TWI was approached by a Research Member to give an independent assessment of major components in a refinery that they were considering for purchase. The plant had been built in the 1960s to the ASME codes and operated for over 100,000hr in various campaigns during a 14 year life. Economic circumstances then led to the plant being shut down for several years. The plant was refurbished and run for a further period (less than one year) before finances again led to it being shut down. TWI staff visited the plant to collate the fabrication, operation and maintenance information that was available in the plant records. The site visit included visual inspection of various items of plant that were considered critical to the viability of the refinery.
From the temperature and pressure records available for the reactor pressure vessels, piping and furnaces, it was possible to build up a reasonable picture of the service exposure seen by these components. The fabrication drawings revealed the materials used, and the design operating conditions. Ultrasonic inspection records showed the vessel wall thicknesses (even following the corrosion loss due to 100,000hr service) still exceeded the specifications. A preliminary Remaining Life Assessment (RLA) calculation showed that only a very small fraction of the available life had been consumed in all of the pressure vessels and most of the tubing.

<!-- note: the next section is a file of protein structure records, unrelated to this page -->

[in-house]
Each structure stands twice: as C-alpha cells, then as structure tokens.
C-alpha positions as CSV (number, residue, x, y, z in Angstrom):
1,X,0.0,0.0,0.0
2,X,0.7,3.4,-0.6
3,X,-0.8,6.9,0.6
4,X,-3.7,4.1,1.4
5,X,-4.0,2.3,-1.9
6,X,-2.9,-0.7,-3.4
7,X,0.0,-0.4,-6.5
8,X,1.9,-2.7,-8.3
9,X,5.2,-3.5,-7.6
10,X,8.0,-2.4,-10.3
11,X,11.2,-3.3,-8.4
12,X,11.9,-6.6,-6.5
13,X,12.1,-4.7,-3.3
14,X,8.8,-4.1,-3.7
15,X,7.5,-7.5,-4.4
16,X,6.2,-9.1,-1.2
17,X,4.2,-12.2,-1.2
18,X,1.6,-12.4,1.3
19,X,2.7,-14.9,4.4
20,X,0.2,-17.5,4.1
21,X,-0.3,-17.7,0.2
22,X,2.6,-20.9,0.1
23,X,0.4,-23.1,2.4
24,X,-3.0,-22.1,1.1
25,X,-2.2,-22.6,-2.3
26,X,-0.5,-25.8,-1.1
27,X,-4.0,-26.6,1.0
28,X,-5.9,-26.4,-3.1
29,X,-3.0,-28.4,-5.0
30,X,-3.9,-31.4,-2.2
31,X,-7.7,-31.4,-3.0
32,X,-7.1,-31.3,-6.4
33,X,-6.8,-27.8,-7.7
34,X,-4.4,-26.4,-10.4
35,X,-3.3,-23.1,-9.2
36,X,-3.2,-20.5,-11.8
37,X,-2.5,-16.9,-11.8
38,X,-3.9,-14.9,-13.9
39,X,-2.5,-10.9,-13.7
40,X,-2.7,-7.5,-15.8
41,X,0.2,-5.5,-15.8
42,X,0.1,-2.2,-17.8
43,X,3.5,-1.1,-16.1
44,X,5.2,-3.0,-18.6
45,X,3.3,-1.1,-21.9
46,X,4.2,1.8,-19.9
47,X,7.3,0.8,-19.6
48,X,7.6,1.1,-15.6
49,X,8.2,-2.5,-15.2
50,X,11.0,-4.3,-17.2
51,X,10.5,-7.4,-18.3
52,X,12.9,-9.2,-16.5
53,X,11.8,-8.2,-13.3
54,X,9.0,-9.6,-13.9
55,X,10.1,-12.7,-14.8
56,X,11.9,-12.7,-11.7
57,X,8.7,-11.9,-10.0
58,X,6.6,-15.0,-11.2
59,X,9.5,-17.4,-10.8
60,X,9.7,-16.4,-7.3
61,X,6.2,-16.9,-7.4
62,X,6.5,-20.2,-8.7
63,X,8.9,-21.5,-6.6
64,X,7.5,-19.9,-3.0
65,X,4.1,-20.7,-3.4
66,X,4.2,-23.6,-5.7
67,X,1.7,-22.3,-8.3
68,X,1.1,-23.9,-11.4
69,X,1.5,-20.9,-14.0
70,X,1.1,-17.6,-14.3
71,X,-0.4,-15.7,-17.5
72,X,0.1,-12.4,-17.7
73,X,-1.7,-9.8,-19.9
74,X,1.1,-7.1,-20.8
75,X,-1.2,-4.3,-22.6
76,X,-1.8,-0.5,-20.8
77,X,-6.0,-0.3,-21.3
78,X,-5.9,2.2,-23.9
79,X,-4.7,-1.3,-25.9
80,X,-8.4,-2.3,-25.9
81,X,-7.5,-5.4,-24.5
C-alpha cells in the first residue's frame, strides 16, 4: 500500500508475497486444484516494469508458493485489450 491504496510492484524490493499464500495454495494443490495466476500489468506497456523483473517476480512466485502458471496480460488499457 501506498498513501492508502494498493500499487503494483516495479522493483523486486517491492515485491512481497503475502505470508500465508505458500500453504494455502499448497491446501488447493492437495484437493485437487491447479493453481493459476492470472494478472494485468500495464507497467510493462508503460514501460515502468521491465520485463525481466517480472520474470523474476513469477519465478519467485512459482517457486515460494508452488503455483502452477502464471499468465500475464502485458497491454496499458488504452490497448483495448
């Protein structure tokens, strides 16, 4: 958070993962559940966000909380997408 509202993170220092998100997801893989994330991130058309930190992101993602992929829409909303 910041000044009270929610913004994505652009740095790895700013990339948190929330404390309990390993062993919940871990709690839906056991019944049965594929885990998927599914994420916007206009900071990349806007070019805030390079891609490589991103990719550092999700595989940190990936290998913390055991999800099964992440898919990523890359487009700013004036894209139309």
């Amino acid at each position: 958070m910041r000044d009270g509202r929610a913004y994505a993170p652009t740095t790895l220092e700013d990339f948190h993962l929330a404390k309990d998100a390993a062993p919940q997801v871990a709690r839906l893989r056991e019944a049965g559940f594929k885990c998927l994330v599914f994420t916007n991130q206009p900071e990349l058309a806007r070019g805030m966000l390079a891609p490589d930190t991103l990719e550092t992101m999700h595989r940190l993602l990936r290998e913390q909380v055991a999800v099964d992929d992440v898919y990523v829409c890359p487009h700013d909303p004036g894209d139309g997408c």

One furnace was found to have tubes which had been running at temperatures in excess of the design specification. The cumulative life fraction calculation for this tubing was large compared to the other components assessed, indeed, it exceeded unity, indicating that failure would have occurred if the material had been 'lower bound' in its creep resistance. Visual inspection of this furnace revealed severe sagging and bulging of the lower rows of tubes, ie considerable creep strain accumulation. Metallographic examination during the refurbishment had revealed extensive creep cavitation damage. It was recommended that this furnace should be at least partially retubed before it entered further service.
With the exception of the one furnace described above (where problems with the layout of the burners had led to excessive service temperatures), it was thus possible, as a result of the RLA (which took less than one week), for the prospective buyers to gain considerable confidence that there was a worthwhile operating future for the plant.